But a blueberry pie? Now that takes a commitment. First you make the crust, a careful process of measuring, handling, rolling and fitting into the pie plate. Then you make the filling, far more ingredients than a crisp and more careful measuring. Then you have to deal with the top crust, rolling it, sealing it, crimping it, and preparing it for baking with a vent, a brush of milk and a sprinkling of sparkling sugar. And the baking? First ten minutes at 425, then another 35-45 at 350, carefully watching the top for over-browning and the vent for bubbling blueberries. If they don’t bubble, it isn’t done yet no matter how brown the crust is. So then you must lay some foil over the top so it won’t burn before it finishes baking. It’s a real process.
Then you look around the kitchen at the two mixing bowls, the many measuring cups and spoons, the wooden spoons, pastry cutter, and spatulas, the flour covered countertop, and often the floor as well. It takes more than a minute to clean it up. But which has the best combination of flavors and textures? Which one is more likely to get the oohs and aahs of company? When I really want to do something nice for someone, and assuming time is not an issue, they get the pie.
Too many of us make God settle for the crisp. If it’s easy and convenient, God gets the service. If I can still have my life the way I want it, with my own priorities in order, then fine—I am happy to be a Christian. If it appeals to my sense of sweetness and light, and pats on the back rather than rebukes and chastening, if I receive tons of blessings and few if any trials, I am happy to do it. Becoming a child of God means repentance, and repentance means I am sorry, right? So I say I am and now I can go back to doing whatever I want to do. Don’t expect any tears or humility.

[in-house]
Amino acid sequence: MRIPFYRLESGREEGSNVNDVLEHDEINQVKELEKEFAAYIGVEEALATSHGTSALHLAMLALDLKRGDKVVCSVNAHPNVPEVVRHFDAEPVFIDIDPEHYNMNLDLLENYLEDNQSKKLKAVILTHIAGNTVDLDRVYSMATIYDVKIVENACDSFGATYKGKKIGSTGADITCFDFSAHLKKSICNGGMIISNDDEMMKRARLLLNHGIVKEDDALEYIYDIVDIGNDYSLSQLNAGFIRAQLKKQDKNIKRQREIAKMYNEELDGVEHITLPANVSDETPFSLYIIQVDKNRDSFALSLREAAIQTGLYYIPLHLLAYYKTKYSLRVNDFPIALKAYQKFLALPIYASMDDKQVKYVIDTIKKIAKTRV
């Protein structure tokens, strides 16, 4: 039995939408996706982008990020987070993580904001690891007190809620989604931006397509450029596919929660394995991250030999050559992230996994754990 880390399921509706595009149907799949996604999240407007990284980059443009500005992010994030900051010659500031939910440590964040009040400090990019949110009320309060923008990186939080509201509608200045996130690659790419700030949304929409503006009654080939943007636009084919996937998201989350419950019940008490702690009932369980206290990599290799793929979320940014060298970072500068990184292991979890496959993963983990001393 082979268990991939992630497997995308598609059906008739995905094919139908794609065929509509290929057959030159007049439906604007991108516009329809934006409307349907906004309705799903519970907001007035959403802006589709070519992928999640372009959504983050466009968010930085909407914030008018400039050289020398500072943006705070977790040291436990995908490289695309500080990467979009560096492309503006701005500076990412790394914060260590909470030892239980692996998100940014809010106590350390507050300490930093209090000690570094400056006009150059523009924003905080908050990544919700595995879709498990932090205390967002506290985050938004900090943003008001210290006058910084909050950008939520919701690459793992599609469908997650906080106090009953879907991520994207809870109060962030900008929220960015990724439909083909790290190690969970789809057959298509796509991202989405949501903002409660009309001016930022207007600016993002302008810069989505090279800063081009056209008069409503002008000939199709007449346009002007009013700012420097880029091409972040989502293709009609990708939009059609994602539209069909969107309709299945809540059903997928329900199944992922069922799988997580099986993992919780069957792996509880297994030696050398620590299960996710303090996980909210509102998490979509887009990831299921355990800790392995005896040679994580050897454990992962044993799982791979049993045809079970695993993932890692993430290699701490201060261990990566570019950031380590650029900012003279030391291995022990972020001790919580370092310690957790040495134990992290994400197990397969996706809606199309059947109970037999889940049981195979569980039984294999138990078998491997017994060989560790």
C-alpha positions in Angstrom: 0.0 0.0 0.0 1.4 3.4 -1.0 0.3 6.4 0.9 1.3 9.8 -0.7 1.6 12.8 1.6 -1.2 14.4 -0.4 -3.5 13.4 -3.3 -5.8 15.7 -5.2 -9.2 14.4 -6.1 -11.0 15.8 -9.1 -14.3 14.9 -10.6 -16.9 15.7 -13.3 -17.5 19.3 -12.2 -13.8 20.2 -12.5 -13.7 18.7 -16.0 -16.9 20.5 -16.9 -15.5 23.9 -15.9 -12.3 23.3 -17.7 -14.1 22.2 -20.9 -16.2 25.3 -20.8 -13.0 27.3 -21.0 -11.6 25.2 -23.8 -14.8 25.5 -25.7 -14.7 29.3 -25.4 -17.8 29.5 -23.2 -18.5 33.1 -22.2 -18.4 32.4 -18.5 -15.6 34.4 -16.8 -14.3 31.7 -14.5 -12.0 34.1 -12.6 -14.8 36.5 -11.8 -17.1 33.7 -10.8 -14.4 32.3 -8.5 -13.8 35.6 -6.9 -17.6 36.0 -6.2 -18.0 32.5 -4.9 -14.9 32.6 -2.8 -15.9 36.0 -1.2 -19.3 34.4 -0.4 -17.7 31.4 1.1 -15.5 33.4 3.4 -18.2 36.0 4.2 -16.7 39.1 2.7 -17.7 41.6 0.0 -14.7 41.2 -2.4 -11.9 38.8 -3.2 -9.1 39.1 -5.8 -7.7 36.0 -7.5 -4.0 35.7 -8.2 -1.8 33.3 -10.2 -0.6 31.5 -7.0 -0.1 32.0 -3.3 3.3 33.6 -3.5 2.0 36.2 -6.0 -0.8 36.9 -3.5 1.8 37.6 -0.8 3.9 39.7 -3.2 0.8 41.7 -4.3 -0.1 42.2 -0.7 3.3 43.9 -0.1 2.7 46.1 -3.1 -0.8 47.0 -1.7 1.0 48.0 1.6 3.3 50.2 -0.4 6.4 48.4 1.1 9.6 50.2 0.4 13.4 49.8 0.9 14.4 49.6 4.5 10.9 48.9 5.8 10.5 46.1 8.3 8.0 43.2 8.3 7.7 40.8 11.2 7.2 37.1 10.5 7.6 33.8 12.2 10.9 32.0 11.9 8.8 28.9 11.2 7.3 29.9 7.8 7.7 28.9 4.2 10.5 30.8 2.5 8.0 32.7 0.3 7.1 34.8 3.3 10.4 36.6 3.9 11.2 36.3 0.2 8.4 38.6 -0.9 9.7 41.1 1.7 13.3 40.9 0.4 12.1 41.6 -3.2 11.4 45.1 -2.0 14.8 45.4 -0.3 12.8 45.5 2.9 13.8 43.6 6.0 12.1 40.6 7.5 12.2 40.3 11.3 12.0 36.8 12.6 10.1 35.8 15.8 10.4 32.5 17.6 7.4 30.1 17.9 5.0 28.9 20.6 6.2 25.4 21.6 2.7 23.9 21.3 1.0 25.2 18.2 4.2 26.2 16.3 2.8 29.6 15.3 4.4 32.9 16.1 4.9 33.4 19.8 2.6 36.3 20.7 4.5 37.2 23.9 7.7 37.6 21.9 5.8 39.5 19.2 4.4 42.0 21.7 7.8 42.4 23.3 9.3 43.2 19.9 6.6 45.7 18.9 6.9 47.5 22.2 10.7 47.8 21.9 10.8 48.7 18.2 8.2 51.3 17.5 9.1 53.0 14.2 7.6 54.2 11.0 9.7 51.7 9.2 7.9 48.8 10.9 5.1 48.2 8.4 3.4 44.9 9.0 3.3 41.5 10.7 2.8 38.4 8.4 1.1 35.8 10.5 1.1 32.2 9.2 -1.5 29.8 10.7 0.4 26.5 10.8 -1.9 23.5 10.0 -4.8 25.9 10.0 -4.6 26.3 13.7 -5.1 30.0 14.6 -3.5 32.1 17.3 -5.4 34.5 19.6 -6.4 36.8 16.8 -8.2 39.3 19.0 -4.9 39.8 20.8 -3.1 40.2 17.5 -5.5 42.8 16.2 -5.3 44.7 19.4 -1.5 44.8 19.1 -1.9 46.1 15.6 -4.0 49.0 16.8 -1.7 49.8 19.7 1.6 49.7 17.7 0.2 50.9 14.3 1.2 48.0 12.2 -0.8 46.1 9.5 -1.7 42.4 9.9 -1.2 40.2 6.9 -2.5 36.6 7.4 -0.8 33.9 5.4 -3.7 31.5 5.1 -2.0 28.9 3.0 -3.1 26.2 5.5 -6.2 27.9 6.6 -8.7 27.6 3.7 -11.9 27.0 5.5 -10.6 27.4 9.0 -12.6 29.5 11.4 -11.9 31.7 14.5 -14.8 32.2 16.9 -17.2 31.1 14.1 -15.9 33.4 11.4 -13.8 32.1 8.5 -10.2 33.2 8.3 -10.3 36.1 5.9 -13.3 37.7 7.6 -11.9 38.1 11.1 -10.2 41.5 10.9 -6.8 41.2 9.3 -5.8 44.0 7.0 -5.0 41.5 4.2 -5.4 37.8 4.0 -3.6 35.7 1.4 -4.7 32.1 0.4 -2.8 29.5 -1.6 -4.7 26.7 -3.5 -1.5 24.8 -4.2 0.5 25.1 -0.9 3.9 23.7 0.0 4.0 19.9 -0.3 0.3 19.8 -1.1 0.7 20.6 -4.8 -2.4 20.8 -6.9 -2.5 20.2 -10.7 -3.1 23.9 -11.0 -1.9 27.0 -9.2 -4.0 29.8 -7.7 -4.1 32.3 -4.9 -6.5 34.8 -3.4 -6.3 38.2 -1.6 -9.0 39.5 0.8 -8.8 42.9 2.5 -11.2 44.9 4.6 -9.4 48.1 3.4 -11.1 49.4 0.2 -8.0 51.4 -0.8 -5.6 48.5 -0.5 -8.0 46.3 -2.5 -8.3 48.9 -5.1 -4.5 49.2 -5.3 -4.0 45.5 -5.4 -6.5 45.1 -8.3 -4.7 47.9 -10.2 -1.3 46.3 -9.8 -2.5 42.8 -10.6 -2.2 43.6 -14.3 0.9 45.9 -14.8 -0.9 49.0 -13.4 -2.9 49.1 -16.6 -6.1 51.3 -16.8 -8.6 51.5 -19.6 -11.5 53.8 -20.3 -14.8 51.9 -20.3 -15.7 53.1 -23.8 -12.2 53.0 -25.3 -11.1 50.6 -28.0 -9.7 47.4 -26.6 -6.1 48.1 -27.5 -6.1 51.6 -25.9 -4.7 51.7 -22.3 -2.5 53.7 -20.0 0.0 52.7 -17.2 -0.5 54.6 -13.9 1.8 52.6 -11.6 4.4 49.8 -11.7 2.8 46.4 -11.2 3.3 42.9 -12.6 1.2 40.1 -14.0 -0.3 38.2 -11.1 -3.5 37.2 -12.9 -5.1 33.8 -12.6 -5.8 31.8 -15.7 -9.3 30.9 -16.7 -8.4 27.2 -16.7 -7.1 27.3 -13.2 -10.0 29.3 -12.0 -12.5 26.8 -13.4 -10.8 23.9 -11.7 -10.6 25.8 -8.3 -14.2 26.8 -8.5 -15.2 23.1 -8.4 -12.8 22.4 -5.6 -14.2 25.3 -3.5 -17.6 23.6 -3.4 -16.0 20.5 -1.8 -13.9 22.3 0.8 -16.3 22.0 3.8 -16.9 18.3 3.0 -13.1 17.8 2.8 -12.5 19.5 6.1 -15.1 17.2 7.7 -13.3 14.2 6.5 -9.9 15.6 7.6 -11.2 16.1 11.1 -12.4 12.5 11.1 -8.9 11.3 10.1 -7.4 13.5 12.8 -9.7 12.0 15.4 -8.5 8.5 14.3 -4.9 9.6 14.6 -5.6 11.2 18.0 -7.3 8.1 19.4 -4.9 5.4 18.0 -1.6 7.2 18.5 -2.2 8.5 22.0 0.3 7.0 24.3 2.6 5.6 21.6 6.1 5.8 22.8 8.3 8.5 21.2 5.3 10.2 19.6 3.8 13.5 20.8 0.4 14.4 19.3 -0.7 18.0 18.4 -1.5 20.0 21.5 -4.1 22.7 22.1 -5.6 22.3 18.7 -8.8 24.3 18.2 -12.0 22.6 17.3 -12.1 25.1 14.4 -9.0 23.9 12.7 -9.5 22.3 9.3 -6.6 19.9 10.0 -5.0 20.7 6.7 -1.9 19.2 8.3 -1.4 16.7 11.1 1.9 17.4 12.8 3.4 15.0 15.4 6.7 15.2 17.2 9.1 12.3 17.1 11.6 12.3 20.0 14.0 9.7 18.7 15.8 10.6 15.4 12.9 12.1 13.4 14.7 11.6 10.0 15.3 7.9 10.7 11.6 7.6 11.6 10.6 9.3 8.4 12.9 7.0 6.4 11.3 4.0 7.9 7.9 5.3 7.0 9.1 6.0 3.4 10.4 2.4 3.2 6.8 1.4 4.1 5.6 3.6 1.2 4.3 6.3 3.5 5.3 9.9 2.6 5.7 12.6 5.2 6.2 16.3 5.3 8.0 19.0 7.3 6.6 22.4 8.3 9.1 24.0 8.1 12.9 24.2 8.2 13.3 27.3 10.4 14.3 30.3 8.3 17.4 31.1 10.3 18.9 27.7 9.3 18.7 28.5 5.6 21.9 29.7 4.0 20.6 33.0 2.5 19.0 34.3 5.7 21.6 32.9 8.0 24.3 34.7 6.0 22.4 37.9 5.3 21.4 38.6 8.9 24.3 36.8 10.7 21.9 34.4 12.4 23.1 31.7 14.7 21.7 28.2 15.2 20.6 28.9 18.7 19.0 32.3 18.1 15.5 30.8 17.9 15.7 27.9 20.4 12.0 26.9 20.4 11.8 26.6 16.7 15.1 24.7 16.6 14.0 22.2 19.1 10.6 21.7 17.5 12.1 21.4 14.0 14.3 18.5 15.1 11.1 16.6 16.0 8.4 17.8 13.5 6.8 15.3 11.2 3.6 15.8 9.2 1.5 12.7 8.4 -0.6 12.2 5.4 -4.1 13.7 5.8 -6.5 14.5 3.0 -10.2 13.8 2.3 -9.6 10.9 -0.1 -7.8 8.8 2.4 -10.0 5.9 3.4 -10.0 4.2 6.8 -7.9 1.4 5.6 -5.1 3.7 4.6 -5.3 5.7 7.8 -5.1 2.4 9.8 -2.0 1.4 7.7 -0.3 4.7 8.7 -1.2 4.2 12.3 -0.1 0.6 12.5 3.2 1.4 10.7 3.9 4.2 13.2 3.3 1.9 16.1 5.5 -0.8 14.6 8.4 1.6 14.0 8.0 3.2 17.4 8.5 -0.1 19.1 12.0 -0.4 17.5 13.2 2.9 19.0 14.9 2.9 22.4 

God will not accept me on those terms. Nearly every gospel sermon you can find in the New Testament mentions repentance, but simply being sorry is not the repentance those preachers are talking about. 2 Kgs 22:19 says Josiah’s heart was tender and he humbled himself. David says he acknowledged his sin and did not hide from God, Psa 32:5, and that God only accepts “a broken spirit and a broken and contrite heart,” Psa 51:17. John told the crowds to “bring forth fruits worthy of repentance,” Matt 3:8, and Jeremiah reminded Old Testament Israel to “thoroughly amend” their ways, Jer 7:5.
Repentance is not cosmetic. It is a complete change of heart and life, and a wholesale attitude adjustment when considering your lifestyle, its goals and purposes. Paul commends the Corinthians for a repentance that “wrought care, indignation, fear, longing, zeal, avenging,” 2 Cor 7:11. Commitment to God cannot come without that kind of repentance.
Repentance is the very key to conversion. Once you repent in the way those Corinthians did, in the way the early Christians did, no one will be able to keep you from doing the rest because now everything has changed. You will not argue about whether baptism is essential. You will not argue about how many times you need to assemble with the saints. You will not argue about whether something is “right” or “wrong” if there is any question at all, because you will have the zeal, the care, and the longing to do everything you possibly can to serve God.
What did you make for God when you became a Christian? If you only gave him a blueberry crisp, it’s time to get out the mixing bowls and try again.
If my people, who are called by my name, shall humble themselves, and pray, and seek my face, and turn from their wicked ways; then will I hear from heaven, and will forgive their sin, and will heal their land, 2 Chron 7:14.